The story they ended up with concerns a high school teacher, played by Jason Butler Harner, who is accused of an inappropriate relationship with a male student. It causes tension with the teacher’s partner, played by out Broadway hunk Cheyenne Jackson (also known for his recurring roles on 30 Rock and Glee), and in the community.

Williford directed nearly 150 episodes of the recently axed soap opera All My Children from 2004 to 2011, but his background is in theater (he directed a production of Driving Miss Daisy in the early 1990s at Dallas’ Park Cities Playhouse, back when it was called the Plaza Theatre). So it’s not surprising that his cast is filled with actors who come from the theater world, too — not just Jackson, but Harner, who played Hamlet at the Dallas Theater Center in 2003. That may explain why Williford’s film has something in common with several plays, notably Lillian Hellman’s The Children’s Hour, Arthur Miller’s The Crucible and John Patrick Shanley’s Doubt.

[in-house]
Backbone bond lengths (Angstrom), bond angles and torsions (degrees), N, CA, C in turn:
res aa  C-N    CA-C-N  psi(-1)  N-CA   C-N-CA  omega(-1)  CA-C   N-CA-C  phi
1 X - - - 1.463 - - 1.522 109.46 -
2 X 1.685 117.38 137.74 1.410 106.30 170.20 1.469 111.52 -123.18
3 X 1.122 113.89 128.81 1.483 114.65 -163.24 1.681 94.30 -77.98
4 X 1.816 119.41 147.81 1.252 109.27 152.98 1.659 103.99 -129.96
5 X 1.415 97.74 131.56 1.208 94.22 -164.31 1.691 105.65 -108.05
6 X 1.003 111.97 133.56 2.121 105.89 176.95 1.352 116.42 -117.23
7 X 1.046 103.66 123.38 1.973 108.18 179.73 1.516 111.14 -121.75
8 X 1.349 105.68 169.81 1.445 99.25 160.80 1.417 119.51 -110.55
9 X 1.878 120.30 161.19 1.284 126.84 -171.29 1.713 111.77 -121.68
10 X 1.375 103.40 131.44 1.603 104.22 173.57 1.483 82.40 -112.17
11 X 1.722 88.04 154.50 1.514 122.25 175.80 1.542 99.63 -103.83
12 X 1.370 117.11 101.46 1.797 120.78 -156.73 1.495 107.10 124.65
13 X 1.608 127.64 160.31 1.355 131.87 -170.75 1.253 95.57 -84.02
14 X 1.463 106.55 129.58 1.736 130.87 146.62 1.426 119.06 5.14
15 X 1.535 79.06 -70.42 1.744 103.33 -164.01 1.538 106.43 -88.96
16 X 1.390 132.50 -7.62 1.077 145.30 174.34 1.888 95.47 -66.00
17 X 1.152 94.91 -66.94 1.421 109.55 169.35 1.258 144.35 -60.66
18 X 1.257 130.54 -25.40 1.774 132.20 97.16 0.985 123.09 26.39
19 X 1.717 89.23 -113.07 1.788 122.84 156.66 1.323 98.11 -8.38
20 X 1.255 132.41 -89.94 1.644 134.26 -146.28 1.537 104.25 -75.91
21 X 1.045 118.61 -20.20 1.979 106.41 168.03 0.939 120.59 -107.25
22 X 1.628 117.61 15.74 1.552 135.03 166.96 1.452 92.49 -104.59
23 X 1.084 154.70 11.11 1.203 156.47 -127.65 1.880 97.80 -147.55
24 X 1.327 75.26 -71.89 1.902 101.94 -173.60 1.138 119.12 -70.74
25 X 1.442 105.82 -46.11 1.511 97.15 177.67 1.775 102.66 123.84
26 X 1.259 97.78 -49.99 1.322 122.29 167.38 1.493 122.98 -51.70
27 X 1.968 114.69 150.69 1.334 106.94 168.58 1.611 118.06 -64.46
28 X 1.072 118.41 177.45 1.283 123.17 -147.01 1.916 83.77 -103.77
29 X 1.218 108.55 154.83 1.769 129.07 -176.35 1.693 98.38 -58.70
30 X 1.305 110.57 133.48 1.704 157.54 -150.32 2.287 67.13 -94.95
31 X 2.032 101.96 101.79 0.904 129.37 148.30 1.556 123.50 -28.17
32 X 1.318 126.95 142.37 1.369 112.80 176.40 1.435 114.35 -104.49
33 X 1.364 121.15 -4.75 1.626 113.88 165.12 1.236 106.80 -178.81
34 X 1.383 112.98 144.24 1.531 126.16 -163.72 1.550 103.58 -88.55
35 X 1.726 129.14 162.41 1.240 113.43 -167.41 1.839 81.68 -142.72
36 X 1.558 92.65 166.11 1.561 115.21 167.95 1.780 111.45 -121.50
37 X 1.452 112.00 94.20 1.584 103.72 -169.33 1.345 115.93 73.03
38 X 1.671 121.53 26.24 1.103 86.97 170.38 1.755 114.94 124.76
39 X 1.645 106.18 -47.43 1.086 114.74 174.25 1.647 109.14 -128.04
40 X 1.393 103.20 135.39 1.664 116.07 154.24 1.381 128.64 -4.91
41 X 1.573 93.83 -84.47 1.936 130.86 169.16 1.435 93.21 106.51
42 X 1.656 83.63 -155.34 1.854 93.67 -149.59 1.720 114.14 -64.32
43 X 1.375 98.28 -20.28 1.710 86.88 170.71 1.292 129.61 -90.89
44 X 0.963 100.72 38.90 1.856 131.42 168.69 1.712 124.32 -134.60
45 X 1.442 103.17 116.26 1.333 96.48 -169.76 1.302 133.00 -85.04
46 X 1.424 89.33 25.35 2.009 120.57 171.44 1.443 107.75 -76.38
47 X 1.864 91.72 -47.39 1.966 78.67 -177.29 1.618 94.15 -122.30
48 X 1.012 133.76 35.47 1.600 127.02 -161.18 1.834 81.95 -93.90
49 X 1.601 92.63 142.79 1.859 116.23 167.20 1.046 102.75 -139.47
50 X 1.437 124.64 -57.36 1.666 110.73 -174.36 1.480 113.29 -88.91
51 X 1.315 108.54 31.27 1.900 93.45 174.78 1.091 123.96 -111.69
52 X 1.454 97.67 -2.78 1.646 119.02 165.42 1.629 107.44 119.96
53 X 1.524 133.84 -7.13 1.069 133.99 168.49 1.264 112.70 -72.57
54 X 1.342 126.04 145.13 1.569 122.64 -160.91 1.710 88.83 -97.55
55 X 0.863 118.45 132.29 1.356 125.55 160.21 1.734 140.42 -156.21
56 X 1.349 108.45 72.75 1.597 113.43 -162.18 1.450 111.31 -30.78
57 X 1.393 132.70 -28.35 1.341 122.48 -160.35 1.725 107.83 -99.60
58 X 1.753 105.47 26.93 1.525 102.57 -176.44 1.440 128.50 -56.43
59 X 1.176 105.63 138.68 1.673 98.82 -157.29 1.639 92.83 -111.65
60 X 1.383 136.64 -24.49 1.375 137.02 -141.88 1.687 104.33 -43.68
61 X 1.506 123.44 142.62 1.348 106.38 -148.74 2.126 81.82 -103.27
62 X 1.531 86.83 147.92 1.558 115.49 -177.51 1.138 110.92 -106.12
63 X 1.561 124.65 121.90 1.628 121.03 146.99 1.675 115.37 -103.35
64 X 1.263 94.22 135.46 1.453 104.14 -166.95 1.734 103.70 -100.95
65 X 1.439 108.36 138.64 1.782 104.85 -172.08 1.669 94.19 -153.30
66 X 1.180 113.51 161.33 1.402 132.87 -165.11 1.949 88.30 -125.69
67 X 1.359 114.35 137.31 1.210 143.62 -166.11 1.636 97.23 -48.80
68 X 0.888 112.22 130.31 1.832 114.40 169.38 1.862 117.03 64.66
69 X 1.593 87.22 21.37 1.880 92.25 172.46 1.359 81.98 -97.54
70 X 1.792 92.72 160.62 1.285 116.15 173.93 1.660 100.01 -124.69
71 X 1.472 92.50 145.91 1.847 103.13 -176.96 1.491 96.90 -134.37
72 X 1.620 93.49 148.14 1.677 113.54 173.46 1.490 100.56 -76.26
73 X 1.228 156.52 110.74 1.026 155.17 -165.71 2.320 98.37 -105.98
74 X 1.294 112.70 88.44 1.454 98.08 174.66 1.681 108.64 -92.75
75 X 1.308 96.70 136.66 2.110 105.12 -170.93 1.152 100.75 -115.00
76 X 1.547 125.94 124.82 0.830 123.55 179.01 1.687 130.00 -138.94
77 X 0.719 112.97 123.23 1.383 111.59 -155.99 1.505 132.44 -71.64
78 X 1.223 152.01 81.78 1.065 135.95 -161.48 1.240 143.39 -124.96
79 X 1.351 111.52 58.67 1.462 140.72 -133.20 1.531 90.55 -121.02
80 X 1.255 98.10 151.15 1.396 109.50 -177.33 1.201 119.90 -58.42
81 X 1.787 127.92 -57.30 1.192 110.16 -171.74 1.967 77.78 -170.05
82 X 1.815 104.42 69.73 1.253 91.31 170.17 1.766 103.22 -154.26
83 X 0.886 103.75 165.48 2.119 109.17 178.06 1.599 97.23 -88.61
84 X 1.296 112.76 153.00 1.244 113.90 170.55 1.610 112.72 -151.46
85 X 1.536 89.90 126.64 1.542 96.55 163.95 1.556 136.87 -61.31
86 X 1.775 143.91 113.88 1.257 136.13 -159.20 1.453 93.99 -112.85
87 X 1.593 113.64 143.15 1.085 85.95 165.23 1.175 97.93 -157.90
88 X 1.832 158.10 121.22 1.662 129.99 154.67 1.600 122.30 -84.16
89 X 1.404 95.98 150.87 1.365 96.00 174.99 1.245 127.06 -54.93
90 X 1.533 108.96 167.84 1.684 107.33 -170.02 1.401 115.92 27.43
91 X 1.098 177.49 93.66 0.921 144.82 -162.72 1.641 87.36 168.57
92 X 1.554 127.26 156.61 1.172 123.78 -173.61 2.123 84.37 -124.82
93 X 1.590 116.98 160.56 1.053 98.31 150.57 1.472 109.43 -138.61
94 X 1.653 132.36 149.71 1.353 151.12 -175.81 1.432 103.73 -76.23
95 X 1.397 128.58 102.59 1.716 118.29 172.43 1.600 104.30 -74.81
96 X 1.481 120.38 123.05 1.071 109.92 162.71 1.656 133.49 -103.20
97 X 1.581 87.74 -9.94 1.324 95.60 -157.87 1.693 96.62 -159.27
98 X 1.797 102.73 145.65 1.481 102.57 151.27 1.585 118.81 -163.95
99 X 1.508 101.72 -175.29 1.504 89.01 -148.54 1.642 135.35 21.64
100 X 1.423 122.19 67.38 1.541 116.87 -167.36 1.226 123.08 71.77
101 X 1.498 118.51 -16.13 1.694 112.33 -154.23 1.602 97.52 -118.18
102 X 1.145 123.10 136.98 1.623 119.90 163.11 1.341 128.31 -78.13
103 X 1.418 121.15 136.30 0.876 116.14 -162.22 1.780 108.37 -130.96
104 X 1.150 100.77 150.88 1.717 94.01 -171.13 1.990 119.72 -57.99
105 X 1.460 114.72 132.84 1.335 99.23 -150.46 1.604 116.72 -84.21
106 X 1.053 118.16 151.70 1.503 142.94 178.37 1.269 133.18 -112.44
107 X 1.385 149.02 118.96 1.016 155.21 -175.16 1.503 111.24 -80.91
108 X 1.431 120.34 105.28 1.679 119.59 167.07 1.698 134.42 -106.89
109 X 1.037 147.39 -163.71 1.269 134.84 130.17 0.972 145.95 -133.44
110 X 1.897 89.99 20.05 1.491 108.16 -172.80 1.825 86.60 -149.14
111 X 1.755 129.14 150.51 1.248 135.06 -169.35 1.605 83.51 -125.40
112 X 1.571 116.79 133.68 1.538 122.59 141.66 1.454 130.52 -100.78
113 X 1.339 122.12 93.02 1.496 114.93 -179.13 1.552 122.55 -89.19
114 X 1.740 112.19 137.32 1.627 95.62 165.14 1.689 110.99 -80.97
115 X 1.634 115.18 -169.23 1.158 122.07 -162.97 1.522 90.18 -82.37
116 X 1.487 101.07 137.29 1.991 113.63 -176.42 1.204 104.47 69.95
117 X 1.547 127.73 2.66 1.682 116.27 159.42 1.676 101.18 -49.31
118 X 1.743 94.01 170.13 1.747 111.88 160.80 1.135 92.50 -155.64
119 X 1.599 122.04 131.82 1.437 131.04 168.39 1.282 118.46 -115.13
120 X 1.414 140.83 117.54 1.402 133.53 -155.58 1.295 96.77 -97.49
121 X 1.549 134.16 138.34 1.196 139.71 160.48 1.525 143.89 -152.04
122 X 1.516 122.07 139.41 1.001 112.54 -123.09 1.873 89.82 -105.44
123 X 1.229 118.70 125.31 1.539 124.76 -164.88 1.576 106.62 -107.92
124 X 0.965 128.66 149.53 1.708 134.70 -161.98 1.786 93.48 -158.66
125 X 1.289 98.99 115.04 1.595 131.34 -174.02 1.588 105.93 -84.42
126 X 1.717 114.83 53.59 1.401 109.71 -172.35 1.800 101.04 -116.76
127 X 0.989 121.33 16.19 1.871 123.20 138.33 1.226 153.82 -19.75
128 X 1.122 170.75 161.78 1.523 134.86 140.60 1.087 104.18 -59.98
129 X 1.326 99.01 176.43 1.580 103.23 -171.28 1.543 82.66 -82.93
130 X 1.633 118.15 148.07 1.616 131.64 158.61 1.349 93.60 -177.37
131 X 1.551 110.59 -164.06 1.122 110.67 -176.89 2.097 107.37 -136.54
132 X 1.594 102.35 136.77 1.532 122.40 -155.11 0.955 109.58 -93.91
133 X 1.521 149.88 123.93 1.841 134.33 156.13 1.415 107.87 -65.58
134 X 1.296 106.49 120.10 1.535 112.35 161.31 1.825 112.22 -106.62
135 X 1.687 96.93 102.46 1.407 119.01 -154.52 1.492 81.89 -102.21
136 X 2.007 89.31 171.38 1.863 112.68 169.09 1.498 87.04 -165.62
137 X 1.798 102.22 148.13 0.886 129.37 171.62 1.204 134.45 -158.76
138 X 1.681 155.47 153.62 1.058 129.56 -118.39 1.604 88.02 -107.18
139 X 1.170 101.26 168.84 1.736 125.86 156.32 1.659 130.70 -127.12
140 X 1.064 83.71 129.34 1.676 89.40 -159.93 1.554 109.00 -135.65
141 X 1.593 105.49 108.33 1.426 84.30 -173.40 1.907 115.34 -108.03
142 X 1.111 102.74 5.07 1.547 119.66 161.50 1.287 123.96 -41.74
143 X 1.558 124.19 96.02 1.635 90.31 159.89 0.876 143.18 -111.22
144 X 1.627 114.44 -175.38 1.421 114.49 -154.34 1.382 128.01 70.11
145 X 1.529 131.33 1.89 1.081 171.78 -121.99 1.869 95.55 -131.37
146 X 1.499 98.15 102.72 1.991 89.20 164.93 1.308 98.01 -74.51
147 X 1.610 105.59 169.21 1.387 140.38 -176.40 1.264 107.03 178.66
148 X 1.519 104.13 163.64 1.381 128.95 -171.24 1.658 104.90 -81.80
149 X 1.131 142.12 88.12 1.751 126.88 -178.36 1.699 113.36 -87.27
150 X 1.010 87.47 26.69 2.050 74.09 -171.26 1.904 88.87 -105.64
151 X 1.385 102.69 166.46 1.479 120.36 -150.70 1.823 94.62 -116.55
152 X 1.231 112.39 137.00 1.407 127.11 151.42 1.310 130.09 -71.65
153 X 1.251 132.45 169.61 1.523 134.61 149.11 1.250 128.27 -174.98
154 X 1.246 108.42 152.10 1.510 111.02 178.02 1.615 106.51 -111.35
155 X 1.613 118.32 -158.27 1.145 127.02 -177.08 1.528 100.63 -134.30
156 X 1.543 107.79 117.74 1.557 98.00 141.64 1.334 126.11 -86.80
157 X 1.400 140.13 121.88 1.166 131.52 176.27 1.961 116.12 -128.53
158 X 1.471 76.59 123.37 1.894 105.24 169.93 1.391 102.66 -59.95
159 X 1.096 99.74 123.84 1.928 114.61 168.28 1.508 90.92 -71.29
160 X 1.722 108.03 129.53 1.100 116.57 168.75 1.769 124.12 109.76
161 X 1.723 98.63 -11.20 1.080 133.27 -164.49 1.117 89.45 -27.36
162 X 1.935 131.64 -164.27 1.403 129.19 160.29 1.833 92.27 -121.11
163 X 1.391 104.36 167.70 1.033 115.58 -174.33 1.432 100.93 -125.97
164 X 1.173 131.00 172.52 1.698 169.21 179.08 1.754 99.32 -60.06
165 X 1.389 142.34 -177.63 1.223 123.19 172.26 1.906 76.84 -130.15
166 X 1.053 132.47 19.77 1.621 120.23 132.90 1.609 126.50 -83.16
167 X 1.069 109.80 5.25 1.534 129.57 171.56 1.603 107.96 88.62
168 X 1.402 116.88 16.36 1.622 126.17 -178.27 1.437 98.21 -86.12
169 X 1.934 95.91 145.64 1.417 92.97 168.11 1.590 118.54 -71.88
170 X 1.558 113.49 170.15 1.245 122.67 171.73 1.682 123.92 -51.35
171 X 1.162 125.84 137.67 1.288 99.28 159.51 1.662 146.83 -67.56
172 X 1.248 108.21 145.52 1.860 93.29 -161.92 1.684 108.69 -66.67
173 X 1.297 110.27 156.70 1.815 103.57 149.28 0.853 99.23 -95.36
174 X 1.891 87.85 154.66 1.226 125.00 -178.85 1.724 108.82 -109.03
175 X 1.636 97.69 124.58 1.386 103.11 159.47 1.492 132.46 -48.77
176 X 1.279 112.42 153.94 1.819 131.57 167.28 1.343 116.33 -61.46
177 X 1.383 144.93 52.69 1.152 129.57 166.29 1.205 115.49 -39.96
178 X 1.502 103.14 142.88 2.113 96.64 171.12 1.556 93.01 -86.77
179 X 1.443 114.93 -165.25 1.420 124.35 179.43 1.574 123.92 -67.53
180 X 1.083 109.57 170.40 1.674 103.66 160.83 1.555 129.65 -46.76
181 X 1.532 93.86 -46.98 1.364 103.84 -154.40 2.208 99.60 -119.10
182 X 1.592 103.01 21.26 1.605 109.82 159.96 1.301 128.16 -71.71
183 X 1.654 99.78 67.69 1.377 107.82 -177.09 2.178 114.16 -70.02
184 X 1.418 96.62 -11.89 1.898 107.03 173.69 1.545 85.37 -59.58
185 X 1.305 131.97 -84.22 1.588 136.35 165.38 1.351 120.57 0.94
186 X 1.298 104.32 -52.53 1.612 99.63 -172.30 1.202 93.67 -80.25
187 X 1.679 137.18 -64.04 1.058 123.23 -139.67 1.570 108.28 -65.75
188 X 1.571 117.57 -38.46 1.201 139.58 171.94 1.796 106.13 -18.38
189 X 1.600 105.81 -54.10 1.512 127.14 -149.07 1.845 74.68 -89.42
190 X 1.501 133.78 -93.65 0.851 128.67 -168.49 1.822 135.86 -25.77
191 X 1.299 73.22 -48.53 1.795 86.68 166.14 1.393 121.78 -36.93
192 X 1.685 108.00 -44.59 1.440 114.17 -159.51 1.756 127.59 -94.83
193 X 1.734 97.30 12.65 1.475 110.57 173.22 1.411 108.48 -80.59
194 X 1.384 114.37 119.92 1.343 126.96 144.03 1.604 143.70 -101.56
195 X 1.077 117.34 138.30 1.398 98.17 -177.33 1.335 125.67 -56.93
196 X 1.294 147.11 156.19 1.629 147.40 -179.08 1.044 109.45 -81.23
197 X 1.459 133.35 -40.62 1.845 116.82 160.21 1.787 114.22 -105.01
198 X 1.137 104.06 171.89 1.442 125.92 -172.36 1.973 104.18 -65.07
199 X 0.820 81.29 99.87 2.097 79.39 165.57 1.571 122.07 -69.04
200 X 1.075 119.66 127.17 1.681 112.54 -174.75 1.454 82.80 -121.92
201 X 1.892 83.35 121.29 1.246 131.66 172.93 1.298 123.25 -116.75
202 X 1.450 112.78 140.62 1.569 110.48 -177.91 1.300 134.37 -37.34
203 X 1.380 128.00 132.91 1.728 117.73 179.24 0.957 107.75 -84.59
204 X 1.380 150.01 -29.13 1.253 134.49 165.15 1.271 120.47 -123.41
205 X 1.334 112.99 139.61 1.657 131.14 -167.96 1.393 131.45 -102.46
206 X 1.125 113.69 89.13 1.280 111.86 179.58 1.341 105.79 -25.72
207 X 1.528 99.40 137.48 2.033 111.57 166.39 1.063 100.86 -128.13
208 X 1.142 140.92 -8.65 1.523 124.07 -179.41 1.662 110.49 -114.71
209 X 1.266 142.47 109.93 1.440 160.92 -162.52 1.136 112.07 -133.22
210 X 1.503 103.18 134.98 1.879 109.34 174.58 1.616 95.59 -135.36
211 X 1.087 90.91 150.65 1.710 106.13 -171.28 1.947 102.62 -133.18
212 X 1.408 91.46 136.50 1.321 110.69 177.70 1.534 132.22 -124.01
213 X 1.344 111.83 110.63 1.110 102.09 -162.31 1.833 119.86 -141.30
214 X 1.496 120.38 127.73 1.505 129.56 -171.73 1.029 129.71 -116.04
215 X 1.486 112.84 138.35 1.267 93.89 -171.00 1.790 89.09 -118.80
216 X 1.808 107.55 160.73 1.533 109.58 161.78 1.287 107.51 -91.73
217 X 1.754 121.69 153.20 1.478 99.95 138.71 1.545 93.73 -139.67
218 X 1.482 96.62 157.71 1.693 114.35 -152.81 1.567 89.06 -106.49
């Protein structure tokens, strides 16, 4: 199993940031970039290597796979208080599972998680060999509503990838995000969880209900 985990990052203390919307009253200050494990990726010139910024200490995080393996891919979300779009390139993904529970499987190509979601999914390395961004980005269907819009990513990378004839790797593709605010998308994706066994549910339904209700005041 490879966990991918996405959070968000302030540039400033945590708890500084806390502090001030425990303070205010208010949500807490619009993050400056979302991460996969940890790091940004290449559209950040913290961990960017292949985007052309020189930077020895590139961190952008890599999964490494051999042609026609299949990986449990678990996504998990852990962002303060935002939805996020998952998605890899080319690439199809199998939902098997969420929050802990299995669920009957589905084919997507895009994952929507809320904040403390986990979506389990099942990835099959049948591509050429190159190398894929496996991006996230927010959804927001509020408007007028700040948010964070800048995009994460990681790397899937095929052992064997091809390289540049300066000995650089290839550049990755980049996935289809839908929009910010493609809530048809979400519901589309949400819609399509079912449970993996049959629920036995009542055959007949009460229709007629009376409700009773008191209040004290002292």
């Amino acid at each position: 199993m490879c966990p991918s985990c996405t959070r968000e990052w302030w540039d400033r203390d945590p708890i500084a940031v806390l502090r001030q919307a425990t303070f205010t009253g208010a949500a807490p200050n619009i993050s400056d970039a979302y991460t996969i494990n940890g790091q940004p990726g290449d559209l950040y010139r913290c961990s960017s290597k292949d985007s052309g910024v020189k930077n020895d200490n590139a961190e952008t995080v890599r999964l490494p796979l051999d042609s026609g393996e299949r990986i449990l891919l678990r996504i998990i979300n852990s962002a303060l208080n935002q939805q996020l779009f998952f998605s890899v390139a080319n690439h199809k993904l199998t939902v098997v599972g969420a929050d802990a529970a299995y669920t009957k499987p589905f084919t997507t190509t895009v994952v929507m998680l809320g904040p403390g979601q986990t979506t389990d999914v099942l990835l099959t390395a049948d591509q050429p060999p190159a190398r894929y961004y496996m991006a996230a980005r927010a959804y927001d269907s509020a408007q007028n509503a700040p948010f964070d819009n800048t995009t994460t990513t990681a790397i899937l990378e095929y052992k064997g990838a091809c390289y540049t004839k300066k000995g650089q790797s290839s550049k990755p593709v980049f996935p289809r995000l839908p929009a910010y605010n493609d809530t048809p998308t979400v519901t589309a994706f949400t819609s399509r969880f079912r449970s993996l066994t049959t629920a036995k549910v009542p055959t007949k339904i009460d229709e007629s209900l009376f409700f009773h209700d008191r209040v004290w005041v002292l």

Screen shot 2011-04-28 at 5.27.05 PM“We’re a proud cousin of all of those works,” Williford says. “We are trying to examine a situation that can illustrate to us how slippery truth and clarity really is and how quickly it can slip away from us.”

“Paul and I are both big lovers of ambiguity to a certain degree,” he adds. “I had always modeled this story in my heart and mind on what I love about the Chekhov short stories: We leave certain things open and free to be interpreted. For the bulk of the story, you’re really not sure if he has done what he’s being accused of, but there are some significant issues that do get resolved, quite clearly I think.”

And of course, he knows the audience won’t trust if they don’t believe in the relationship as portrayed by Harner and Jackson, and takes a dramatic turn from the comic roles he has done on TV.